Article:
I can’t remember much of what happened in the hospital room that afternoon. But I do remember insisting that your name be Jahan. The sudden and insistent name change caused a little flutter. Post-partum depression, perhaps? But nobody was ready to argue with a grieving mom, and as the family hastened quietly to make that correction on your birth certificate, I too made a pact to silence my troubled heart.
‘Jahan,’ we later learned, was a Persian name meaning, ‘protector’ or ‘savior of the world.’ When I think back now, I smile and remain comforted by the knowledge that God had been by our side all along and had a better plan for you than we did.
For you didn’t come with just a diagnosis or a statistic, a mere condition to be boggled over. Instead, you came with a steely resolve and a silly smile to warm my aching heart. You came to complete our family and to be a wonderful friend to your brother. For God knew we needed you.
He knew we needed you to come along to make things right.
How BraunAbility Became Part of the Family
With Neena and her two sons in wheelchairs, the family needed help getting out of their house and back into the world. BraunAbility made a van perfect for them: with enough space for three wheelchairs and one that Neena could drive when Adam wasn’t available.
It was perfect; perhaps BraunAbility, too, was part of this love story.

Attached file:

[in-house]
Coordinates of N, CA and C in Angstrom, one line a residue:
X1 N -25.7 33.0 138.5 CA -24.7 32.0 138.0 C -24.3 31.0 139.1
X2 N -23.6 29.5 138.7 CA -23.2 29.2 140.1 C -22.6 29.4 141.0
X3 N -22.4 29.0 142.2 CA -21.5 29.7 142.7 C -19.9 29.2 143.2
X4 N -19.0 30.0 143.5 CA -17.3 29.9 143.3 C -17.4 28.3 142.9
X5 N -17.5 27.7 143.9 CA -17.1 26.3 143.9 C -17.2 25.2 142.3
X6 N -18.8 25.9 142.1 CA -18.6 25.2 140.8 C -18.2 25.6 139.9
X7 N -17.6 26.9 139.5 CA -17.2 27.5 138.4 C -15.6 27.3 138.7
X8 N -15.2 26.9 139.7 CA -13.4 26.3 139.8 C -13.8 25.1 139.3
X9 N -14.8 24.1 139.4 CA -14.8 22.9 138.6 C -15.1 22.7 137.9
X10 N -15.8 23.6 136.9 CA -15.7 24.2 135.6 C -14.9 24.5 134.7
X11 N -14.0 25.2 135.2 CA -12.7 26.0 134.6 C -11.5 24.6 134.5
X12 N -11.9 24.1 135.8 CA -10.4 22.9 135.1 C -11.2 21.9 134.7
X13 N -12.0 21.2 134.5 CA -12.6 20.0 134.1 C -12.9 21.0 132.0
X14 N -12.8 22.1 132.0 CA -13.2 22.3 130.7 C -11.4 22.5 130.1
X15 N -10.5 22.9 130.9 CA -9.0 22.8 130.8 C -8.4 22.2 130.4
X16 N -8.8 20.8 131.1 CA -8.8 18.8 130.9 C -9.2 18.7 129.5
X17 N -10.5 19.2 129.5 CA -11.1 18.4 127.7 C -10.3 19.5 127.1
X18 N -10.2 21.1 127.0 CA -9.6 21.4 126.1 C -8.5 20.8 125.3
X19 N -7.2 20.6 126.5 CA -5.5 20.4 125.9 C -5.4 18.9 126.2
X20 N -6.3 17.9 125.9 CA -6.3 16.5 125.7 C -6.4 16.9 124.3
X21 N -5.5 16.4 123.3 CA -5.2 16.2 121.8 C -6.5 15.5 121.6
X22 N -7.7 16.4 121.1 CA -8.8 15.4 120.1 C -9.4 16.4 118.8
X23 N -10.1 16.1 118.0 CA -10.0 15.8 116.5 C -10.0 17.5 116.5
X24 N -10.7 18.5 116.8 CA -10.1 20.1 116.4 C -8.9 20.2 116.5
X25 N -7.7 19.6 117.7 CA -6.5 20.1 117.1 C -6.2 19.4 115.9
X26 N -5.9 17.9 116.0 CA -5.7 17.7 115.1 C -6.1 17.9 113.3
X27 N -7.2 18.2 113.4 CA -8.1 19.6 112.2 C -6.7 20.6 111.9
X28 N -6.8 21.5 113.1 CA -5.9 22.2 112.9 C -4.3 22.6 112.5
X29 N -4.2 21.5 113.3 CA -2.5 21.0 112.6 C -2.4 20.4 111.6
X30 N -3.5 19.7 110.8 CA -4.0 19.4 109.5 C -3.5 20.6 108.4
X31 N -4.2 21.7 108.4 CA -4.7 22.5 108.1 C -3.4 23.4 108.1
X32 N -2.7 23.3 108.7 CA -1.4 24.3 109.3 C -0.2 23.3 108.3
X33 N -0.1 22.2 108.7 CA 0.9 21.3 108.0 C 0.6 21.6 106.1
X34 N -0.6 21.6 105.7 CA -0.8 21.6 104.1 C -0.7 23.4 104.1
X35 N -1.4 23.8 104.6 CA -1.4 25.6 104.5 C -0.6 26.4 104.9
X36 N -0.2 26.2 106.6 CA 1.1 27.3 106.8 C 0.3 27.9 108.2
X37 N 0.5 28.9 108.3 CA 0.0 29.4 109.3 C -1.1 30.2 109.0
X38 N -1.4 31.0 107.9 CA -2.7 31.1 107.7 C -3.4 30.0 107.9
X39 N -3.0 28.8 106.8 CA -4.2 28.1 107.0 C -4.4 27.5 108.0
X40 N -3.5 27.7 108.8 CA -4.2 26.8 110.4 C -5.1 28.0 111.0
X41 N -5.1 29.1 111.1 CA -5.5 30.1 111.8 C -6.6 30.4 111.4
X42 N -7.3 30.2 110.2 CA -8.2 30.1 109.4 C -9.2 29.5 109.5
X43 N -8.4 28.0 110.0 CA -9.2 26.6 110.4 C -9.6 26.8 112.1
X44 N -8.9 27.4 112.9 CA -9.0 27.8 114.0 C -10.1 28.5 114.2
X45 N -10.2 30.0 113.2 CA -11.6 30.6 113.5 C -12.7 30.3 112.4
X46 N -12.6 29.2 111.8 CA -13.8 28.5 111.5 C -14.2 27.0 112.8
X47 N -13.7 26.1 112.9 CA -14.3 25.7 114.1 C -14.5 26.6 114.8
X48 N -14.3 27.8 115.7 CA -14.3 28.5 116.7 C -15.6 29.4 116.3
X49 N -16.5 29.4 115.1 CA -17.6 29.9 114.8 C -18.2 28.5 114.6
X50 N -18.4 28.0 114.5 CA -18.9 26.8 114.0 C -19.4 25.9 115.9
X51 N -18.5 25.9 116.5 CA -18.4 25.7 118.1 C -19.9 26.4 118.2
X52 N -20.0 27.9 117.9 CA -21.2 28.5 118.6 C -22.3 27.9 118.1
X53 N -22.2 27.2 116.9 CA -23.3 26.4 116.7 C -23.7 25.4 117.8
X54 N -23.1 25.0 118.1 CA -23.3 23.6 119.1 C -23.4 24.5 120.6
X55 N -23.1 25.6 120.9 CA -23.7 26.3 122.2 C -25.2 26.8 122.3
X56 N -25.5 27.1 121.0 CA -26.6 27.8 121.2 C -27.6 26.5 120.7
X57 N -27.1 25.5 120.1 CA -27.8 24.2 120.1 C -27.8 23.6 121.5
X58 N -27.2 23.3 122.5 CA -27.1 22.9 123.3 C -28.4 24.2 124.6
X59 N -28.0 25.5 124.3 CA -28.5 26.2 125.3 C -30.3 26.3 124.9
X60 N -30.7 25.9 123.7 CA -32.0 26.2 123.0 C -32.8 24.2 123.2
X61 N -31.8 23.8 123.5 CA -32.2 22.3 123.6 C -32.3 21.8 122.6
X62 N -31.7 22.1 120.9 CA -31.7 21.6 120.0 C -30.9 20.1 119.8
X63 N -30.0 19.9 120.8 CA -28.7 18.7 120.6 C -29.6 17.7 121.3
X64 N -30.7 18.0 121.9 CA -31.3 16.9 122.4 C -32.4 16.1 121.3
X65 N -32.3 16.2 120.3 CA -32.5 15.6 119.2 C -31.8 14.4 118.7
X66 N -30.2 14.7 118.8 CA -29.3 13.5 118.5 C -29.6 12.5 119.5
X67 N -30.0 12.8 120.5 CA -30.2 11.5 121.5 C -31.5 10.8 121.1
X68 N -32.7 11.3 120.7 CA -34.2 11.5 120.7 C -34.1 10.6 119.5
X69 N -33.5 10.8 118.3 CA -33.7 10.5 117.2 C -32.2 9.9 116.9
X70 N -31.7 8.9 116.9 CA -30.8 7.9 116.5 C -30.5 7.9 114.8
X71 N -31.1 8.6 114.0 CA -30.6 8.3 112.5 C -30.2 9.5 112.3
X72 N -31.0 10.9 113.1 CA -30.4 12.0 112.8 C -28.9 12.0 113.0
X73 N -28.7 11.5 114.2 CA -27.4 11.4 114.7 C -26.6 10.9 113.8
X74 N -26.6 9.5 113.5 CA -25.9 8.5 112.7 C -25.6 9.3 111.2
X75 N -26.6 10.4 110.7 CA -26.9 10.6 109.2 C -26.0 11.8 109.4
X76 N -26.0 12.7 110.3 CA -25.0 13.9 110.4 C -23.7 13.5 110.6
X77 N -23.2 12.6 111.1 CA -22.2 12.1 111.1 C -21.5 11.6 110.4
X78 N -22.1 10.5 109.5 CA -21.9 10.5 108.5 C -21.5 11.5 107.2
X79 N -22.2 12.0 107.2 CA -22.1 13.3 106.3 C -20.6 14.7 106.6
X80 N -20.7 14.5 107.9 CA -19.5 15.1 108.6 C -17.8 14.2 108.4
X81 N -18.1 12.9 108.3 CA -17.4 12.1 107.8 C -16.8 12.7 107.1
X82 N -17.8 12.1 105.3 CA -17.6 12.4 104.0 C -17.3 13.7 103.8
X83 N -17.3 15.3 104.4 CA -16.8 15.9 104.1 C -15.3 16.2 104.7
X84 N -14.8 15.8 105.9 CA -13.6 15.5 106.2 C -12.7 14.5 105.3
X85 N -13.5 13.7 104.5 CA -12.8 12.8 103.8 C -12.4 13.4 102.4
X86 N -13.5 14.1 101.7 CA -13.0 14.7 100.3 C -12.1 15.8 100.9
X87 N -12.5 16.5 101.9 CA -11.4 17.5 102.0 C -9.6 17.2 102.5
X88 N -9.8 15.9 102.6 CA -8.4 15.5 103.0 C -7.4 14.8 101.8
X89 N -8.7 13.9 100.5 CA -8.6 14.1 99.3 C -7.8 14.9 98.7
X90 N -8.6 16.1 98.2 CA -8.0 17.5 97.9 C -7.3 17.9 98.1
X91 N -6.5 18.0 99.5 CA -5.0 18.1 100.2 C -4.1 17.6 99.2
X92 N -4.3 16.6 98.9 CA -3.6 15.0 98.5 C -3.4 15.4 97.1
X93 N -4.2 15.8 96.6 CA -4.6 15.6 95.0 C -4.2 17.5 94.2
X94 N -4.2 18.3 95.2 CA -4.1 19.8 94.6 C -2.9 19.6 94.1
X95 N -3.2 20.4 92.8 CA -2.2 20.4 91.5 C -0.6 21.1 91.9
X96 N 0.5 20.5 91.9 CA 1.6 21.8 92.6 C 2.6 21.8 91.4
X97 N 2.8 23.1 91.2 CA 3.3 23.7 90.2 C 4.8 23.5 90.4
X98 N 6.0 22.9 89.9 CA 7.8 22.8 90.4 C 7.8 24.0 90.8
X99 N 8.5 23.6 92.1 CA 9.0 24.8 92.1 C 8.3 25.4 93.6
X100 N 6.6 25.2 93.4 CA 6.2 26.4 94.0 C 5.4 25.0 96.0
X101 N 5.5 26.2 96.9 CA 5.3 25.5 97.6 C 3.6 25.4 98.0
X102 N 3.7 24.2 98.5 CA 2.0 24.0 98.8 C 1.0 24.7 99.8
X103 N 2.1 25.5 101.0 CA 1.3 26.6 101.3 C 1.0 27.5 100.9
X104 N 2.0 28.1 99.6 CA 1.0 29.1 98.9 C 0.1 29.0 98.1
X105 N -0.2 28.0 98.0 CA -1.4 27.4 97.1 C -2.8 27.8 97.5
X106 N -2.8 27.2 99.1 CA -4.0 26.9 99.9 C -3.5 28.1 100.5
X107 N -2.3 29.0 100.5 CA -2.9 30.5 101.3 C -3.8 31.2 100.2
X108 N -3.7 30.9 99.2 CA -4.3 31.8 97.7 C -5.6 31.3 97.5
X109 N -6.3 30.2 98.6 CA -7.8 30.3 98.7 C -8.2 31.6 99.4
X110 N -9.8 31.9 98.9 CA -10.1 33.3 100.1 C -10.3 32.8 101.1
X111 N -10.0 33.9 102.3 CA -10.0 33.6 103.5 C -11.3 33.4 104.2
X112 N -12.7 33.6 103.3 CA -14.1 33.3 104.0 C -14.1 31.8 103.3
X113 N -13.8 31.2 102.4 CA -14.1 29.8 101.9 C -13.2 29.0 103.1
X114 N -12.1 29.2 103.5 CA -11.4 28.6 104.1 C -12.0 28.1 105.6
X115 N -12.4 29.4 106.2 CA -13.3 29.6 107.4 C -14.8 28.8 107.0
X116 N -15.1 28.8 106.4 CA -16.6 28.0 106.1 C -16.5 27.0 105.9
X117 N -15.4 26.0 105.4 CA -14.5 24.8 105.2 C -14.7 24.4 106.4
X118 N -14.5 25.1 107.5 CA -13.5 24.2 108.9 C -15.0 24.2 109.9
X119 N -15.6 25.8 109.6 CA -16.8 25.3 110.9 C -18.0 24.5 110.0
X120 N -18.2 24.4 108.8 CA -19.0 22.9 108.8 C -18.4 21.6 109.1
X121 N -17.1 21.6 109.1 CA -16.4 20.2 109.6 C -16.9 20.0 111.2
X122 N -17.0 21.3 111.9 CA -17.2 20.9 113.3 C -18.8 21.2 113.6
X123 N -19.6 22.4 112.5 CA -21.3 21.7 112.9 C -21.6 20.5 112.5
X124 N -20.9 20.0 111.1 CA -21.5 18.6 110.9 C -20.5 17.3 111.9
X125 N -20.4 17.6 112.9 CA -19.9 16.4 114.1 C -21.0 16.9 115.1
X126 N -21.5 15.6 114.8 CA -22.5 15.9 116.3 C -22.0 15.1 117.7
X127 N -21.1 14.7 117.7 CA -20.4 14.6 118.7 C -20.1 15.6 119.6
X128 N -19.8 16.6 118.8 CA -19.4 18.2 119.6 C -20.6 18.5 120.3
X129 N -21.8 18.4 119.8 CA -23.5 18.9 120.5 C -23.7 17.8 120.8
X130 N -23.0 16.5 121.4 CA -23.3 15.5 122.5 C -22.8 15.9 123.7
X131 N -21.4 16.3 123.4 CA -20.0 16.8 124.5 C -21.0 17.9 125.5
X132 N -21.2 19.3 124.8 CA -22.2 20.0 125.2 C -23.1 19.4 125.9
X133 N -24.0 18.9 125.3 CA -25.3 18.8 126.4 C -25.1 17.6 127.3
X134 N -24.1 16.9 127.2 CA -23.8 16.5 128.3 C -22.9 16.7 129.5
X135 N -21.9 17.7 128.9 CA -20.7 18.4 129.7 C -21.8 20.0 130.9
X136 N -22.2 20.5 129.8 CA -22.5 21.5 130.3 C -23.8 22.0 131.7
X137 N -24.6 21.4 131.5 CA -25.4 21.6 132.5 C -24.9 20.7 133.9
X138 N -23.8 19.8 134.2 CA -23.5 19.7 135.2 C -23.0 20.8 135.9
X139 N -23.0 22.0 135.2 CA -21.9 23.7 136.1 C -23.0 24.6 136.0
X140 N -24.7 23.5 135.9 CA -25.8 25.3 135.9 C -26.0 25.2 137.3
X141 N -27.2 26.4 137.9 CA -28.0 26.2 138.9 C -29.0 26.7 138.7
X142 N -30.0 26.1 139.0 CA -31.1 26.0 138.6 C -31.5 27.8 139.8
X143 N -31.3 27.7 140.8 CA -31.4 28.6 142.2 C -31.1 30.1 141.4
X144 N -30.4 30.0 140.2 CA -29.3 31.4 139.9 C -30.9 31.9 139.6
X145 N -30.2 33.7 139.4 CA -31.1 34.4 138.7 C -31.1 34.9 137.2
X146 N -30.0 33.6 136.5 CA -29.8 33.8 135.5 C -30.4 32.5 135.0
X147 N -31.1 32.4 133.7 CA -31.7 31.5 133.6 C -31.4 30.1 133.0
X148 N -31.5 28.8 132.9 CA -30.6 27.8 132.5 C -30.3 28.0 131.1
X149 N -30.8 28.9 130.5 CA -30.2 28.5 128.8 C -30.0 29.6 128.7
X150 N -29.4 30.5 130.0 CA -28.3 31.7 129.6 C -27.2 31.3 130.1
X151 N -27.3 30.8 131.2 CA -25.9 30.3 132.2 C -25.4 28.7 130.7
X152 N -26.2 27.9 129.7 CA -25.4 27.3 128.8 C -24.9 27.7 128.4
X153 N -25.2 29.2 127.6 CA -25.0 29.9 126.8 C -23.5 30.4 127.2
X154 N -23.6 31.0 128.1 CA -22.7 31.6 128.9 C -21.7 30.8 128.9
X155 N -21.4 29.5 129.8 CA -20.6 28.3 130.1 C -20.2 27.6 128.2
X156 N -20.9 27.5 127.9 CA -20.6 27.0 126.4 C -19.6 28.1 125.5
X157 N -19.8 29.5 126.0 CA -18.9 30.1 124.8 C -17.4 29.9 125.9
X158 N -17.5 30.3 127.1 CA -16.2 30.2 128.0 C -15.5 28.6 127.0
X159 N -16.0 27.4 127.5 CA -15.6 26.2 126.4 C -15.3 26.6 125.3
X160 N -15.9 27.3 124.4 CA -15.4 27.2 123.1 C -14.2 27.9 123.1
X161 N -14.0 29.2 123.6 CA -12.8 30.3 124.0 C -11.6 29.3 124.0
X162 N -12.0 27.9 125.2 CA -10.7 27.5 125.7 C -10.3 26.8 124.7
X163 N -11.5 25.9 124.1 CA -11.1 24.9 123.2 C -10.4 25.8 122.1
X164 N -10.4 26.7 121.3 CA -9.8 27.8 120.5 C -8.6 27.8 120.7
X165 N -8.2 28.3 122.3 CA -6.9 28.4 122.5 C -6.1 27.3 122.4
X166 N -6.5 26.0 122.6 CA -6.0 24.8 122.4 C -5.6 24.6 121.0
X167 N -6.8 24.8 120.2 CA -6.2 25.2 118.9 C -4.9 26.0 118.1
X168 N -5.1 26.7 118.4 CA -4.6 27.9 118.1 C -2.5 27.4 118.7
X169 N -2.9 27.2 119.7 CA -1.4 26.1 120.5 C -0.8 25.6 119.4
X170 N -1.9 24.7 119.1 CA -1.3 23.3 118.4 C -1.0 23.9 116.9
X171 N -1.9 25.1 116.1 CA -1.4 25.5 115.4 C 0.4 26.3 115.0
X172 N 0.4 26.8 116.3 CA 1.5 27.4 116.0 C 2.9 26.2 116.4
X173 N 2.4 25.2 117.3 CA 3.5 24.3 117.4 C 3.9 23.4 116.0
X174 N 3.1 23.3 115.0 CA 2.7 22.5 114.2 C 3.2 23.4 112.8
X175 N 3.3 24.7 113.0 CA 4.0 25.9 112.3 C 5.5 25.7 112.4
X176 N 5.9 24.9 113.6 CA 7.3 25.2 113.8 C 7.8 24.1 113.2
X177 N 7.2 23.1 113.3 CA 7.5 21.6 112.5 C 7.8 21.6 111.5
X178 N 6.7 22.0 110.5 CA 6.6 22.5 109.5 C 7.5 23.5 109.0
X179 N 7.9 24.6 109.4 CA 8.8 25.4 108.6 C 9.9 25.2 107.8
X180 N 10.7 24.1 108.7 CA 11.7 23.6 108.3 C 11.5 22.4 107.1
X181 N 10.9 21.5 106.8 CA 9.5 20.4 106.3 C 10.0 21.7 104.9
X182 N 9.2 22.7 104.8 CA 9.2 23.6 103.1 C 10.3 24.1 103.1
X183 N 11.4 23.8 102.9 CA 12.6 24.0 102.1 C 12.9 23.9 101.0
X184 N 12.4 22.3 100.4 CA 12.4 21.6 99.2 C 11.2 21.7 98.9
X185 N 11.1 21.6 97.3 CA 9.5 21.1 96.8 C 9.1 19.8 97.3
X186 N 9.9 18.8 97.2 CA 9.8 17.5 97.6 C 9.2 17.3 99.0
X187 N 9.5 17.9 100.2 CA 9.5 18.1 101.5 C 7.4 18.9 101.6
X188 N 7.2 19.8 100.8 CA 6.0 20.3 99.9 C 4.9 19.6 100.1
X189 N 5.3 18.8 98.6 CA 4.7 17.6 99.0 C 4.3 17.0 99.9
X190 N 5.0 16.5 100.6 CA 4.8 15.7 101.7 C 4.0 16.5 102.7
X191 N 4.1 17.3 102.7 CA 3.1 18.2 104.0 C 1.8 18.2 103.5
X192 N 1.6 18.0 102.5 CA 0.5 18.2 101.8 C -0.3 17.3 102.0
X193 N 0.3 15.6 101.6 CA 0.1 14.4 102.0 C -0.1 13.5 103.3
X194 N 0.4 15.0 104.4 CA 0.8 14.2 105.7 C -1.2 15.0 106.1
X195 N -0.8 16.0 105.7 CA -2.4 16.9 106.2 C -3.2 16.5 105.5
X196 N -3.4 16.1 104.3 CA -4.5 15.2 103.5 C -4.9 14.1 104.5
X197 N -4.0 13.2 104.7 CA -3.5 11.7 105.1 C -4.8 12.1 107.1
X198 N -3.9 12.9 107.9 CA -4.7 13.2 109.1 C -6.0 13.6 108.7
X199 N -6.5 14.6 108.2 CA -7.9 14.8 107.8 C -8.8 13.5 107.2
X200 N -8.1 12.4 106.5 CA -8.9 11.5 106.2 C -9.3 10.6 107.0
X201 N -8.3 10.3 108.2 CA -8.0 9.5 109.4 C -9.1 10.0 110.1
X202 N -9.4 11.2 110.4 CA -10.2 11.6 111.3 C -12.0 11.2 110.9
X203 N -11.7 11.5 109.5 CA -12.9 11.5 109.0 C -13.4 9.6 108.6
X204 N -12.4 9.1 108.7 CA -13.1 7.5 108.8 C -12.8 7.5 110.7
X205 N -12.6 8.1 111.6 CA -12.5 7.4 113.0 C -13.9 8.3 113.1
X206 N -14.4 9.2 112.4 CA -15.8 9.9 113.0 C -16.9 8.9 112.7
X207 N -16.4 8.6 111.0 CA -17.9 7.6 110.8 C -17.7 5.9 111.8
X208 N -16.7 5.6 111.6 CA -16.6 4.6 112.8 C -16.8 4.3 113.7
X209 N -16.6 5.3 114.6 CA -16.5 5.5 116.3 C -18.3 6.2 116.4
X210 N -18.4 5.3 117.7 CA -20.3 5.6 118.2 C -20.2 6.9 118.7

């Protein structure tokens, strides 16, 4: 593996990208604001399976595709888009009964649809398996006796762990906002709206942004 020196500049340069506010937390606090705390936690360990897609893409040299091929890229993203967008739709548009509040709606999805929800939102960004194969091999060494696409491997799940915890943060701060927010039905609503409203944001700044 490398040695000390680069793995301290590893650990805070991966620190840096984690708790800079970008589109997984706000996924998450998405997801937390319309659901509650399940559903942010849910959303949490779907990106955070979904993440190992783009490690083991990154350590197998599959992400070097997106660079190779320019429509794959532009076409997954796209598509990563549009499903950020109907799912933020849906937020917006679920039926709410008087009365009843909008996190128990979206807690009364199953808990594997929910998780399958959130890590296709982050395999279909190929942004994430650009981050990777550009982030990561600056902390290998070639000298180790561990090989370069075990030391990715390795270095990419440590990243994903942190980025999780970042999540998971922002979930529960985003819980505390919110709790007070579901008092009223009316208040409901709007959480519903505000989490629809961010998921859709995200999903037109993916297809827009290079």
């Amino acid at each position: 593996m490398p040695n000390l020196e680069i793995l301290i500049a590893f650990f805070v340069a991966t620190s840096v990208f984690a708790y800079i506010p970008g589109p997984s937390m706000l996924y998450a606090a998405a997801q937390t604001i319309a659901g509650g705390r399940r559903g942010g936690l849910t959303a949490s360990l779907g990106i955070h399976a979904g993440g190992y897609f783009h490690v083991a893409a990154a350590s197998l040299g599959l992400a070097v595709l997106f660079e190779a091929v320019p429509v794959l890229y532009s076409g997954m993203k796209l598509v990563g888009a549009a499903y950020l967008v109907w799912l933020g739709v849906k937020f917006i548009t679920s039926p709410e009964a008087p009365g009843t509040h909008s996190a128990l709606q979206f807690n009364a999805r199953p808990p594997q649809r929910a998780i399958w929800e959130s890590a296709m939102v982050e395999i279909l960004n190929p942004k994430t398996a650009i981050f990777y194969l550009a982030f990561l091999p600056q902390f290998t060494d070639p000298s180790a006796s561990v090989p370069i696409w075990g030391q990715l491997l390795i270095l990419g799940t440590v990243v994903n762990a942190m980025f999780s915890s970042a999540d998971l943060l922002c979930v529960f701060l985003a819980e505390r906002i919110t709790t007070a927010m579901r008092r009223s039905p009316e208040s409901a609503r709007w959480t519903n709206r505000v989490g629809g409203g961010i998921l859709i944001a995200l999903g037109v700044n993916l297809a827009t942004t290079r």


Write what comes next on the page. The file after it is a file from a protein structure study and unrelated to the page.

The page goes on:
“The van or ‘Speed Demon’ is our trusted companion. I don’t want to think about how we got around before SD. We could not take our wheelchairs anywhere, as we have three of them,” Neena explained. “The van allowed me to get to work again! It allowed us to move around as a family and even take our wheelchairs on medical trips. I have not used a home health aide since getting SD, as the boys are now more independent and don’t need to be transferred in and out of a car…they can just drive right into SD.”
As she drives, her mind is wrapped around finding a cure. It feels like a race against time because it is. With every day the boys grow, they are risking more corrective surgeries and more days of illness. Neena created The Jansen’s Foundation to raise more money to fund the research that could save their family. Driving, though, is a brief reprieve from the constant reminder of the rare illness that drives their lives.